GCC construction firms need liquidity, pronto

Certain aspects of Construction Week’s 2016 Salary Survey make for uncomfortable reading, and liquidity appears to be the root cause of many of the problems being faced

COMMENT, Business

The results of Construction Week’s 2016 Salary Survey have been compiled, and it saddens me to say that they don’t paint a particularly healthy picture of our industry (page 20). The findings of last year’s survey (‘The big freeze’, CW 590) were not altogether encouraging, and certain negative trends appear to have worsened during the past 12 months.

One of the most concerning findings is a year-on-year rise in the prevalence of salary disruptions. In 2015, the percentage of respondents who reported having experienced salary delays during the preceding 12-month period stood at 13.5%. Among 2016’s respondents, this proportion has seen an almost twofold increase, with 22.7% of participants having faced delays during the past 12 months.

Any salary disruption is significant to the affected individual, and it’s important to note that a broad spectrum of delays were reported by this year’s participants. While the lowest involved periods of less than a week, the top-end outliers reported delays of up to an entire year.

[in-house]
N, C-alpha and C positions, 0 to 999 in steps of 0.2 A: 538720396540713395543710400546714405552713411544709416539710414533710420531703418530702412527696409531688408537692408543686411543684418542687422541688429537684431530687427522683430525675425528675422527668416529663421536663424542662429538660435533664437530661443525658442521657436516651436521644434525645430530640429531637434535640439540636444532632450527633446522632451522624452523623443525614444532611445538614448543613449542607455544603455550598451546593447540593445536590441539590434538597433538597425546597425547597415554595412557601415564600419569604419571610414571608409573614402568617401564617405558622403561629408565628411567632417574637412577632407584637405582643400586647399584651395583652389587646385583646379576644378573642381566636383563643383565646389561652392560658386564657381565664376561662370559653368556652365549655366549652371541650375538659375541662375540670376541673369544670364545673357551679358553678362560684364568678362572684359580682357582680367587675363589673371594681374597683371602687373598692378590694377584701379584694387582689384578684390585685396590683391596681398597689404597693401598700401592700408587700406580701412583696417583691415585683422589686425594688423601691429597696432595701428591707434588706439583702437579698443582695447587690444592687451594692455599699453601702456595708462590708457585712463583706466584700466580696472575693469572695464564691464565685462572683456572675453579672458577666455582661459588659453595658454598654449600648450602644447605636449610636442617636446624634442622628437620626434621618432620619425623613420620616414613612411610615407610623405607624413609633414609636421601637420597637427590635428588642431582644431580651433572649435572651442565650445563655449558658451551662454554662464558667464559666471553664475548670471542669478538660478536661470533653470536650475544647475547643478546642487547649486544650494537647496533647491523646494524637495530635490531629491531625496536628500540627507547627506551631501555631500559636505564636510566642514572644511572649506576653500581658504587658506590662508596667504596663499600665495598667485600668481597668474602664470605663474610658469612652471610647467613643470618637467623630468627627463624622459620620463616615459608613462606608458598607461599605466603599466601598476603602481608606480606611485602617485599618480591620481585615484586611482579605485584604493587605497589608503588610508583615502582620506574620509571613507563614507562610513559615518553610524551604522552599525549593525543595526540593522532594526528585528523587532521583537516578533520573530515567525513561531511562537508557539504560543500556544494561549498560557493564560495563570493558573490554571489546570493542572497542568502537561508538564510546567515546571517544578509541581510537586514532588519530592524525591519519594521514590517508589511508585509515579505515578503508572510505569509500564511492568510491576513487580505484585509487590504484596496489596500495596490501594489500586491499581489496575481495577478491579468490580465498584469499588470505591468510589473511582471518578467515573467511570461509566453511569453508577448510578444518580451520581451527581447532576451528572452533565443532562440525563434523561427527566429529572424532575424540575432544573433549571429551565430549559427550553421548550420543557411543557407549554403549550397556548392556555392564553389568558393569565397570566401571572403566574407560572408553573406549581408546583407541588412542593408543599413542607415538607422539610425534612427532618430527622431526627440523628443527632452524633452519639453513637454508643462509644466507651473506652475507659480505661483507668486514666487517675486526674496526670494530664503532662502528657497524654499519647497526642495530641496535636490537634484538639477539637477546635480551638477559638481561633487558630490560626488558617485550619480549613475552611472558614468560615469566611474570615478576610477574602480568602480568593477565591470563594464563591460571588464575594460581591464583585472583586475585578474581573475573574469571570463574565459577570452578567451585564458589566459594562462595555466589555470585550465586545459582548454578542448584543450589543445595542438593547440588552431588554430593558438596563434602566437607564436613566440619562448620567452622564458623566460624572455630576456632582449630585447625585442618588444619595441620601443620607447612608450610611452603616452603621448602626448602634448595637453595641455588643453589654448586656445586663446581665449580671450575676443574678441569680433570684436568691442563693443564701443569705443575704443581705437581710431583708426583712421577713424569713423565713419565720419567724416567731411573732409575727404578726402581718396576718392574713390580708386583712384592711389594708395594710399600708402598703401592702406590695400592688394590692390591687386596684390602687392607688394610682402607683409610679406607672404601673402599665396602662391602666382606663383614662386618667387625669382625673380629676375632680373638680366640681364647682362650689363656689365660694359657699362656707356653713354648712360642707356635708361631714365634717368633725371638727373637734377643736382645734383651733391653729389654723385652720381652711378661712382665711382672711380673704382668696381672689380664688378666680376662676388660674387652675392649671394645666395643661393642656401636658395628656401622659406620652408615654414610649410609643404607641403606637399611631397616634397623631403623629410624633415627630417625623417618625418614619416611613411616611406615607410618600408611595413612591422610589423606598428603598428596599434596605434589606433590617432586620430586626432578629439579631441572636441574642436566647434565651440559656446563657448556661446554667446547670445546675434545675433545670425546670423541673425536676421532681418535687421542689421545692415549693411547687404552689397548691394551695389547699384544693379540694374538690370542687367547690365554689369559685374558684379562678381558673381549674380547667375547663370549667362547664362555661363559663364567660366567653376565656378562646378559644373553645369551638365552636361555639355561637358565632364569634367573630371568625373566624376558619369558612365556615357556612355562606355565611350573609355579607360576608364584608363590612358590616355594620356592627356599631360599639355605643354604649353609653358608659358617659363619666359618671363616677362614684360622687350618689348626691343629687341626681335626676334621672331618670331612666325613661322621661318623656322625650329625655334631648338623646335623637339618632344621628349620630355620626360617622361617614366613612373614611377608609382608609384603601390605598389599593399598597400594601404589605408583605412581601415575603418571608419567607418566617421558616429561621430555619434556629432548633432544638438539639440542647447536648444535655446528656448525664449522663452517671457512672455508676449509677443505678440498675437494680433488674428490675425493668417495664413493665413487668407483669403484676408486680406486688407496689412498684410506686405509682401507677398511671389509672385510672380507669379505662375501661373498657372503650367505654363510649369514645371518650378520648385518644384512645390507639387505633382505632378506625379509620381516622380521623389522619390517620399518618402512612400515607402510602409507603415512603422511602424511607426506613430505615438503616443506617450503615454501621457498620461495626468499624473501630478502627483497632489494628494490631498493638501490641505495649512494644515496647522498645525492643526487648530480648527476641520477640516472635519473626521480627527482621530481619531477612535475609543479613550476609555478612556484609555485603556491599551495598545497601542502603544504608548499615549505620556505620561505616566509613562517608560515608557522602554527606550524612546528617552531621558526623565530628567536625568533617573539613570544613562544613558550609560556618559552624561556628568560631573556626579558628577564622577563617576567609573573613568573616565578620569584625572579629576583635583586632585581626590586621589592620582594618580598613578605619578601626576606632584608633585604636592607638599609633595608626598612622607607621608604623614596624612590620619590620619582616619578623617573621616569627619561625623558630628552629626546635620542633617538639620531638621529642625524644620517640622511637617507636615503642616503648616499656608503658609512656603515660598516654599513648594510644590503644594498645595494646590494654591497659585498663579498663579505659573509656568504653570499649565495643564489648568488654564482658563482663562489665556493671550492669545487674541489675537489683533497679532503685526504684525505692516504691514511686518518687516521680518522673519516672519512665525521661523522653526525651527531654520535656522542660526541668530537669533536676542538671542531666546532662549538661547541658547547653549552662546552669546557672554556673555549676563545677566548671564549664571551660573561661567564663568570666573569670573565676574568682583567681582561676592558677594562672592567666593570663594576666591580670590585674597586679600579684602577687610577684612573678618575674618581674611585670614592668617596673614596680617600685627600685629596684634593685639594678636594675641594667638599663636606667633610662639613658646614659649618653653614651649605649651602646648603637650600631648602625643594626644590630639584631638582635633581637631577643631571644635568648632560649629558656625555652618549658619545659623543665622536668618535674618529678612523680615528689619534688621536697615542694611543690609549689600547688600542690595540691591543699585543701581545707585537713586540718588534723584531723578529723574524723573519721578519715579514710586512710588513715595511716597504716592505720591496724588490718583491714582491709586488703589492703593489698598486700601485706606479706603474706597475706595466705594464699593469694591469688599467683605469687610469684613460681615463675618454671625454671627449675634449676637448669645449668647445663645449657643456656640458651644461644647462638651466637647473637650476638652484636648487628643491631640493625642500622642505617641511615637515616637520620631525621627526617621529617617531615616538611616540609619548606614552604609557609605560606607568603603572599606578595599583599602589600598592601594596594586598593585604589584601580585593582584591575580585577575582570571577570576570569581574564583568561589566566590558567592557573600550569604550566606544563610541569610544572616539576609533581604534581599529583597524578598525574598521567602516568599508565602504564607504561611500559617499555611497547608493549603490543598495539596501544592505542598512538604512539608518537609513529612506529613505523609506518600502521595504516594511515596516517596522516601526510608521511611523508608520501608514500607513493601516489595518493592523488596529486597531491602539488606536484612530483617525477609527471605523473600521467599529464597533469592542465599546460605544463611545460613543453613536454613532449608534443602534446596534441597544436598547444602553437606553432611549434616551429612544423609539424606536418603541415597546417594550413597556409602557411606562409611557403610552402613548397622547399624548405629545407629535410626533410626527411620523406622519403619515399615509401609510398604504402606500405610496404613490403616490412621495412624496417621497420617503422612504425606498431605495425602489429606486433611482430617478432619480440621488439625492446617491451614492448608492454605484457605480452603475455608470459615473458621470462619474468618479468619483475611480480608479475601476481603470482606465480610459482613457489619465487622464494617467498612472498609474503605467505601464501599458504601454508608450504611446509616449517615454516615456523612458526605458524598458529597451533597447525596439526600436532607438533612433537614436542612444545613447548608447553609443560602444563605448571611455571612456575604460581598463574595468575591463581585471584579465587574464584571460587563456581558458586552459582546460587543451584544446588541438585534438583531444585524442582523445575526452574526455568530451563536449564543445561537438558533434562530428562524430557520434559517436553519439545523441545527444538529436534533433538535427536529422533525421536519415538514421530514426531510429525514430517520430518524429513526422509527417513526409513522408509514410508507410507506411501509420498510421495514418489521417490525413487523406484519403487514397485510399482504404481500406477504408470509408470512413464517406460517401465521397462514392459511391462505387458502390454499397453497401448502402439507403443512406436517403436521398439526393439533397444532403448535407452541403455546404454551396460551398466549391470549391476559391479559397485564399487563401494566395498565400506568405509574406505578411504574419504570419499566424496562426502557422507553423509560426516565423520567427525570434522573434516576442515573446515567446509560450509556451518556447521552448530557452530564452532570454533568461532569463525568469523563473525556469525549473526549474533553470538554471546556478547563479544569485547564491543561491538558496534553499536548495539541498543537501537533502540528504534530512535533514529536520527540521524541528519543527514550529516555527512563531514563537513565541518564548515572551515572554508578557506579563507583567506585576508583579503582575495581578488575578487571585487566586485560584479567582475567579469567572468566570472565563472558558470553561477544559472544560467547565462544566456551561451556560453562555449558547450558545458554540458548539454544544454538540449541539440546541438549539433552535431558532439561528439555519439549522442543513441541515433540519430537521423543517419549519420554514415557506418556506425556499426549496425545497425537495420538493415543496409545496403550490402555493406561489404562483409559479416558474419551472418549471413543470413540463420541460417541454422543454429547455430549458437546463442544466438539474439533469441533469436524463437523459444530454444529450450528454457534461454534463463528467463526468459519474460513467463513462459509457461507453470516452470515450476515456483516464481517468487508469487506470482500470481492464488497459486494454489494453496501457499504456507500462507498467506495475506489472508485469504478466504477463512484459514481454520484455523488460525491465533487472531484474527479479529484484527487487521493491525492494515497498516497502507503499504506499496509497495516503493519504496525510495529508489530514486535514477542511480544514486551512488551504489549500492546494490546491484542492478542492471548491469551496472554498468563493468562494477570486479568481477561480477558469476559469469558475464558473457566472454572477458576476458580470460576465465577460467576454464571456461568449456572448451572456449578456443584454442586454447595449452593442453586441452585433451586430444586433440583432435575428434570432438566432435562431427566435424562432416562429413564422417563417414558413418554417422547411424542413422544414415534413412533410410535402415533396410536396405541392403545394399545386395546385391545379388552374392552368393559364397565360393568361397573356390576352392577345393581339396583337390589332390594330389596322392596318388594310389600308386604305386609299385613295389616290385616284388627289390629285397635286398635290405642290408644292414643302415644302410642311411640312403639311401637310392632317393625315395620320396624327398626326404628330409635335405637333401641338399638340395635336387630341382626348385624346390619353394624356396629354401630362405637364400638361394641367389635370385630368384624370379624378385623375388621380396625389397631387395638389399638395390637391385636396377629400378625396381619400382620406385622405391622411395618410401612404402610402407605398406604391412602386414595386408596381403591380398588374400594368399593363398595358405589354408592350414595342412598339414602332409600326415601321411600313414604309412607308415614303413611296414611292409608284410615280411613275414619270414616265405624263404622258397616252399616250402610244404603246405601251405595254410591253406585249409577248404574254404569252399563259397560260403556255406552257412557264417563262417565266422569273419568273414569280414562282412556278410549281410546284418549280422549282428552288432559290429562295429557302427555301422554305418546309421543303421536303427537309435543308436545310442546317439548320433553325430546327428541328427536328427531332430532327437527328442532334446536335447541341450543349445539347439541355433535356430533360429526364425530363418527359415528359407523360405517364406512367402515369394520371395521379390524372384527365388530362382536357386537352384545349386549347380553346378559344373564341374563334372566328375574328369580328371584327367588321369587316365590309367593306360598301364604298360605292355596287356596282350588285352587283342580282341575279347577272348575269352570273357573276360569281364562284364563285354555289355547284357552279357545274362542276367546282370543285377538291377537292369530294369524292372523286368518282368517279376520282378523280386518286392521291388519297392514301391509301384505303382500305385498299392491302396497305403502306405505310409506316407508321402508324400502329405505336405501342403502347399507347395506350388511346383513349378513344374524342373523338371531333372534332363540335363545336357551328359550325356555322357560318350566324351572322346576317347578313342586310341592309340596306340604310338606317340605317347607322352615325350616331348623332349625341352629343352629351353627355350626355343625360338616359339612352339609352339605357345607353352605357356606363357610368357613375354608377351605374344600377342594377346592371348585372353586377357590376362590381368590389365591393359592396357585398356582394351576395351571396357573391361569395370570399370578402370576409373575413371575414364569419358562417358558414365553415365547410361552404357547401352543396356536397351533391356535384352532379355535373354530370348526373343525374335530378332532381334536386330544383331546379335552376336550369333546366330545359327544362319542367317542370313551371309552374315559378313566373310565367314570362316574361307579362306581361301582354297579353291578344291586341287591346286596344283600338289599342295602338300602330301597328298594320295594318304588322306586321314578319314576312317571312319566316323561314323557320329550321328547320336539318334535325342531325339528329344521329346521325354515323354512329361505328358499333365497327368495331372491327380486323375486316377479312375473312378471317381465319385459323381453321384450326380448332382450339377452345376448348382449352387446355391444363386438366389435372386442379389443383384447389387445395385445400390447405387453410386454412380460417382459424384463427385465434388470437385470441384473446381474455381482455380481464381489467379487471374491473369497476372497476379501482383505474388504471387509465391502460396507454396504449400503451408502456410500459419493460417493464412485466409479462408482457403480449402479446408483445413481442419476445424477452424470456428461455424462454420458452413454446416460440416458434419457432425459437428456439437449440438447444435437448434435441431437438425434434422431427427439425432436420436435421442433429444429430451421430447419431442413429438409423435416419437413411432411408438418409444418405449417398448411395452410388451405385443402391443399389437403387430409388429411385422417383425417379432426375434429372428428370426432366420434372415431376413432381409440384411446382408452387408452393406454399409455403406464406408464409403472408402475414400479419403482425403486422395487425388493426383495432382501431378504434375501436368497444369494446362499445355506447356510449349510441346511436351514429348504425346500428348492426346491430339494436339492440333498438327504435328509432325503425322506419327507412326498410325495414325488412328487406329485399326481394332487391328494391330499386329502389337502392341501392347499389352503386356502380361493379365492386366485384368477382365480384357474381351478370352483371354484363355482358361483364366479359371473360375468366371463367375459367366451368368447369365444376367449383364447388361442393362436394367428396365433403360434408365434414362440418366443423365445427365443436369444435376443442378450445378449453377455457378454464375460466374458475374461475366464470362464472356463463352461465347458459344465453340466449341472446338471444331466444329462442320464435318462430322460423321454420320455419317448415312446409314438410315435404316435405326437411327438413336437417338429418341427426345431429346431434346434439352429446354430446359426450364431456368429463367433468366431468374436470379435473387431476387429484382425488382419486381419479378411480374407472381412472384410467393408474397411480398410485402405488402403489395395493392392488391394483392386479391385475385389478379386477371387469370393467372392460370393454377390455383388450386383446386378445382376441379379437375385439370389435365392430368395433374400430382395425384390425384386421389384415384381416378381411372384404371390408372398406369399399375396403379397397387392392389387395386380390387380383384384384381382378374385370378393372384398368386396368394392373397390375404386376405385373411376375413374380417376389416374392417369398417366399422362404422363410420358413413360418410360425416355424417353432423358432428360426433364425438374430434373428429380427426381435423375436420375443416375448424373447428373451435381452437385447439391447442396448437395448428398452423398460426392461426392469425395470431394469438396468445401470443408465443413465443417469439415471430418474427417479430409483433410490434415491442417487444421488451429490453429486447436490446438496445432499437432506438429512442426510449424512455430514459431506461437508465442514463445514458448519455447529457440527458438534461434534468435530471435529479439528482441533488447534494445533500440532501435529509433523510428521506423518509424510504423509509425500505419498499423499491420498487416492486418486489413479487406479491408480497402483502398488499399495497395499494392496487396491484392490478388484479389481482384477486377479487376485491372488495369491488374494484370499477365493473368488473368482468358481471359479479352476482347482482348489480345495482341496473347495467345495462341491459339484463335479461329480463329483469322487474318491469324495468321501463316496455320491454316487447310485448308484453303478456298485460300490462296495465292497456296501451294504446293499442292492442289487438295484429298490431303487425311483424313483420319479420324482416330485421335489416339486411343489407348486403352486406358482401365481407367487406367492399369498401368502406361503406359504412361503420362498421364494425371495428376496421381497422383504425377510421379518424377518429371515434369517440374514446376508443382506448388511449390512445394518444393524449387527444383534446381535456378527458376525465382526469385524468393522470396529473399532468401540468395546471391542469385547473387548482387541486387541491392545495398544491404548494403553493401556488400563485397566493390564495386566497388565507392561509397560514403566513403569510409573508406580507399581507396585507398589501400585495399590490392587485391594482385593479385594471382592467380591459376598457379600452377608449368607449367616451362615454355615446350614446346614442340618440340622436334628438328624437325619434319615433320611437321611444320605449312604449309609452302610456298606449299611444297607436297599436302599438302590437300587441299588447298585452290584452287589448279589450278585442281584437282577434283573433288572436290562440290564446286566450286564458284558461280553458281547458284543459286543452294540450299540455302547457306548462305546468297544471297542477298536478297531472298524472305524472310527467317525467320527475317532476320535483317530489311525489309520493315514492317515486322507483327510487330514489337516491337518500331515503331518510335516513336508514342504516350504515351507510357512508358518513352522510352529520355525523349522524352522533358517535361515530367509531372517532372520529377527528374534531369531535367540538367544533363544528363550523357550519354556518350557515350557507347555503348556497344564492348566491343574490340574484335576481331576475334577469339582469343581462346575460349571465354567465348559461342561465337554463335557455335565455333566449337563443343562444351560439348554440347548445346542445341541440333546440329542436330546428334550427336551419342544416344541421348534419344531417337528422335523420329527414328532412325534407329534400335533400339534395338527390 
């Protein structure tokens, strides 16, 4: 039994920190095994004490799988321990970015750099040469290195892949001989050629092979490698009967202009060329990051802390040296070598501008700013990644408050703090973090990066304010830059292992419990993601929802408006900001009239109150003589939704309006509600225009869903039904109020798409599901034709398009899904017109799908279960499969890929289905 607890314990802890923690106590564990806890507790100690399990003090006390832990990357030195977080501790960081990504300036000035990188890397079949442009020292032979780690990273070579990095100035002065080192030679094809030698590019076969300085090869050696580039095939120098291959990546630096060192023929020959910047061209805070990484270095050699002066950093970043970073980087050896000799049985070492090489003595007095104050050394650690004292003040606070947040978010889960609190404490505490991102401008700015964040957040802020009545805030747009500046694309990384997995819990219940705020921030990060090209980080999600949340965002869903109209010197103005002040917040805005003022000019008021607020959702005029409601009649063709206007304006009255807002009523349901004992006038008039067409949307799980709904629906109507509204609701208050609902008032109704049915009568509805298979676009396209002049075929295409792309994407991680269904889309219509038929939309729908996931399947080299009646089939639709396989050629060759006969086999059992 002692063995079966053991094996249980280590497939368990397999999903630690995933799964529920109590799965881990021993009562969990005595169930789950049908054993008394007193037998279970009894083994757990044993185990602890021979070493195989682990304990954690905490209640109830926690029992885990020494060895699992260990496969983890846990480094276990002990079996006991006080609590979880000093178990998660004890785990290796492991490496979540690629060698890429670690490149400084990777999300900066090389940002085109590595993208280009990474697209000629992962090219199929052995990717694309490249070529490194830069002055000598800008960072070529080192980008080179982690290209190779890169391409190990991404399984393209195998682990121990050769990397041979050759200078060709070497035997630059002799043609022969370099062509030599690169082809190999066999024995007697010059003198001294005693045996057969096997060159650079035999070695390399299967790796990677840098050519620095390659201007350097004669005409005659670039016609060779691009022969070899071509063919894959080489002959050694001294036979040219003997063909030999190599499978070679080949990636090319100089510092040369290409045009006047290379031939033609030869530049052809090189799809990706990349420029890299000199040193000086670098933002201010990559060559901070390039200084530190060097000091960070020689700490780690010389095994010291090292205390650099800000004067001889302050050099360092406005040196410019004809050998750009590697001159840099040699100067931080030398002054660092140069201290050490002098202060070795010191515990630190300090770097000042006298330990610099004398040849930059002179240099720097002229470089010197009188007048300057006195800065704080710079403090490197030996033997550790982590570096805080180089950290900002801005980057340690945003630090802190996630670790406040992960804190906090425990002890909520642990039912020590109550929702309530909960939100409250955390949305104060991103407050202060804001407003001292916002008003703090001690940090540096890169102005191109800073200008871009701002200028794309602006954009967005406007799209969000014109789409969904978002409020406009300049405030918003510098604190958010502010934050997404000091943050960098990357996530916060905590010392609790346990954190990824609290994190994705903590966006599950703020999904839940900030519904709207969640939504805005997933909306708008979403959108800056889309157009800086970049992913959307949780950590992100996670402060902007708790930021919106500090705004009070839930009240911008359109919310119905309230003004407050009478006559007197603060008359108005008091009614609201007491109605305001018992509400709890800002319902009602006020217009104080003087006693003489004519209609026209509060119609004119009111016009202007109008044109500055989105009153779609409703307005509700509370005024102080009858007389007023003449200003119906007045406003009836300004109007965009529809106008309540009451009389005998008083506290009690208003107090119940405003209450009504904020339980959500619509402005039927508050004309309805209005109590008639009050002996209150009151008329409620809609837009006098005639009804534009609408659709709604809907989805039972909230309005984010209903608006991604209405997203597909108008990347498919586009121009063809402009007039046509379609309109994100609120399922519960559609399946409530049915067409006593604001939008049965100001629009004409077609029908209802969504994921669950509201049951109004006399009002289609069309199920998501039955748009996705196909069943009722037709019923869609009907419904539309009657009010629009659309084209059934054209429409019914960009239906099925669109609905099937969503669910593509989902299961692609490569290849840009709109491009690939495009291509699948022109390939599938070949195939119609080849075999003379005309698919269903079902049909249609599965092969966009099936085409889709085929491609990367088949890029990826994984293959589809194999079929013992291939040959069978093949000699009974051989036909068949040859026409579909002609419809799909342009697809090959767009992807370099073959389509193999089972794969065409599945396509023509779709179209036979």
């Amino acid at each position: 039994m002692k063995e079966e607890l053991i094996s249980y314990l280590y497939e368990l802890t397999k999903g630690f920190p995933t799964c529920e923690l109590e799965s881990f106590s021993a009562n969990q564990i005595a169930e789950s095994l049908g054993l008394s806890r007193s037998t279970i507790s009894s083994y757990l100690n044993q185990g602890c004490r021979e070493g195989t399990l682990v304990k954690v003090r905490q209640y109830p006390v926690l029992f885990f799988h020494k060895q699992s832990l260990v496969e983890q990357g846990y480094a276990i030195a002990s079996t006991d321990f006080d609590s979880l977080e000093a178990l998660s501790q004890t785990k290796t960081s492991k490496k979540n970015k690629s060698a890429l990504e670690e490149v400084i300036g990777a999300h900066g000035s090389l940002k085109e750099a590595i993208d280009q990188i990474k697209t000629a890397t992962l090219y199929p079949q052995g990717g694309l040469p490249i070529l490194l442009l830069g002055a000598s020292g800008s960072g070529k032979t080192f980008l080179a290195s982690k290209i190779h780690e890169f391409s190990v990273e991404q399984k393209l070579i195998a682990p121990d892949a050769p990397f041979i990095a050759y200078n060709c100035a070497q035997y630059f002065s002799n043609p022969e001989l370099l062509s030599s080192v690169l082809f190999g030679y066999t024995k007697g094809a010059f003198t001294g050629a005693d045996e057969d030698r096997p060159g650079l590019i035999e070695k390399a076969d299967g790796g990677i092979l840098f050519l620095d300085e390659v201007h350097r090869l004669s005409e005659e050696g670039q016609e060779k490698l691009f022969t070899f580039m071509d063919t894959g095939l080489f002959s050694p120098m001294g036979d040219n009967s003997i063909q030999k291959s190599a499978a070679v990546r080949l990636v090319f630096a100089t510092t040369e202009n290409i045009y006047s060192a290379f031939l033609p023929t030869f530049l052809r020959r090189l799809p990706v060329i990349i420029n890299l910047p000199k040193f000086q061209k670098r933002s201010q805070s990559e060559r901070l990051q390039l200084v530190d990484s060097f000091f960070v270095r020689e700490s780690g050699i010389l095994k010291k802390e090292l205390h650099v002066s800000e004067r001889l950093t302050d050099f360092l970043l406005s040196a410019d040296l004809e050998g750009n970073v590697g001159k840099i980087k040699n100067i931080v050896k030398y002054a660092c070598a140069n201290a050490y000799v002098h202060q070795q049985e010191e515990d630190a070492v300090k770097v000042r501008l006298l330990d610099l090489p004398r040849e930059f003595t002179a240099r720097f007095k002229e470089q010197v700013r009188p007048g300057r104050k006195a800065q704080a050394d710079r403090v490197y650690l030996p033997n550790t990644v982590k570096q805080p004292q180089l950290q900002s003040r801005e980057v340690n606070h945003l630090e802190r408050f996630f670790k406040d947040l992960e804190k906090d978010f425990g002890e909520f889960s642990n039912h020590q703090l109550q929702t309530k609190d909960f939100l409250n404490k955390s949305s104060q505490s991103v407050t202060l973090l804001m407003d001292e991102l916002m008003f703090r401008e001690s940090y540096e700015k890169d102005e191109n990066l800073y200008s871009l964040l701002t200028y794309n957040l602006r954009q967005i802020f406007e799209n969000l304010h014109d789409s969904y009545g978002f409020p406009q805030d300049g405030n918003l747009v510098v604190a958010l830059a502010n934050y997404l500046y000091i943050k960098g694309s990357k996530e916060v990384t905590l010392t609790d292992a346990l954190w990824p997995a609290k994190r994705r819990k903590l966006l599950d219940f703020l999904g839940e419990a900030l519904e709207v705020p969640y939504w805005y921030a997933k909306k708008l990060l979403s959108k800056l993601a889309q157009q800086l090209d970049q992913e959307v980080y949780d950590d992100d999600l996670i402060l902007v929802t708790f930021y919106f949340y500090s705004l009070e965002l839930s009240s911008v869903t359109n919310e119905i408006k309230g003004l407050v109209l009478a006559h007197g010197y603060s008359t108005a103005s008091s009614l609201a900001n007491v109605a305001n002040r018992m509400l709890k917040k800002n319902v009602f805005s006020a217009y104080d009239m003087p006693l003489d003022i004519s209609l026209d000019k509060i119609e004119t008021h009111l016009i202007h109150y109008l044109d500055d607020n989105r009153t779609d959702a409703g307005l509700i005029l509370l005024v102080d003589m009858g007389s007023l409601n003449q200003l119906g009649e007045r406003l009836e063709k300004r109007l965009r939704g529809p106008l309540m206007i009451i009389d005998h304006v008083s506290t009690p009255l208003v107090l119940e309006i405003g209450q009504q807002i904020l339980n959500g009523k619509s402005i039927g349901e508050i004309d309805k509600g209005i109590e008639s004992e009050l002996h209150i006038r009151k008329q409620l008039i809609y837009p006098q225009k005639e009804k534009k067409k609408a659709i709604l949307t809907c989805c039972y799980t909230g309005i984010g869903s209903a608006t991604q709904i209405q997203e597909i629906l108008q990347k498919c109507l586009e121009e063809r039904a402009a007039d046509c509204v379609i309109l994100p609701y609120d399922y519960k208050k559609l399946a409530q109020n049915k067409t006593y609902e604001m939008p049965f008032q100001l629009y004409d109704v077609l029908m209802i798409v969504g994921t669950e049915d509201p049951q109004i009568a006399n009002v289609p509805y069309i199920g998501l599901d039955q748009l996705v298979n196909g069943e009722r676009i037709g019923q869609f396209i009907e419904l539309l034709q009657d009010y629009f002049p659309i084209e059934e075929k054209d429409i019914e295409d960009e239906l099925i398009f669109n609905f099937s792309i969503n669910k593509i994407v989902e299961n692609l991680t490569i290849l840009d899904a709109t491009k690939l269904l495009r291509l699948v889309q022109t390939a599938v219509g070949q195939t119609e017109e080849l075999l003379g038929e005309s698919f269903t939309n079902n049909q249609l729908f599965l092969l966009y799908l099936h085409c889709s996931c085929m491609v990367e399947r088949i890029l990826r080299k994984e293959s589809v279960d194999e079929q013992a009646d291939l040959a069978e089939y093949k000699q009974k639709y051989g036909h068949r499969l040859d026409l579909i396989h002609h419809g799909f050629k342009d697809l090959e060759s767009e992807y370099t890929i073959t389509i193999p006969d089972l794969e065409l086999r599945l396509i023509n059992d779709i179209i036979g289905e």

For many of our readers, the news that salary disruptions have become more common will not come as a complete surprise. CW has covered a number of instances of salary non-payment in 2016.

Few would deny that low market liquidity is causing genuine challenges at a corporate level, but equally real are its effects on the attitudes and intentions of the regional workforce. Not only is the current economic climate causing construction professionals to perceive their circumstances more negatively, but it is also motivating them to pursue alternative employment opportunities.

Despite 60% of last year’s respondents reporting that their salaries had either remained the same or fallen during the preceding 12-month period, 71% anticipated a pay rise within the following year. In reality, the proportion of 2016 participants whose pay has been frozen or reduced has grown, and optimism has fallen accordingly. Just 44.4% of 2016’s respondents expect their salaries to increase during the coming year. What’s more, 52% of this year’s cohort expect to change jobs within the next 12 months.

Of course, the employers of those who have suffered salary disruptions are not delaying payments due to a lack of inclination, and solutions seem few and far between. Nevertheless, a variety of positive market trends – including governments’ payment of monies owed, the early involvement of dispute resolution specialists, and a growing interest in alternative methods of project finance – could serve to alleviate some of the aforementioned financial pressures.

Unfortunately, this doesn’t change the fact that if firms are to retain their existing talent pools – and dissuade dissatisfied employees from moving elsewhere – they need to come up with innovative ways to make good on their historic promises, and start delivering results.

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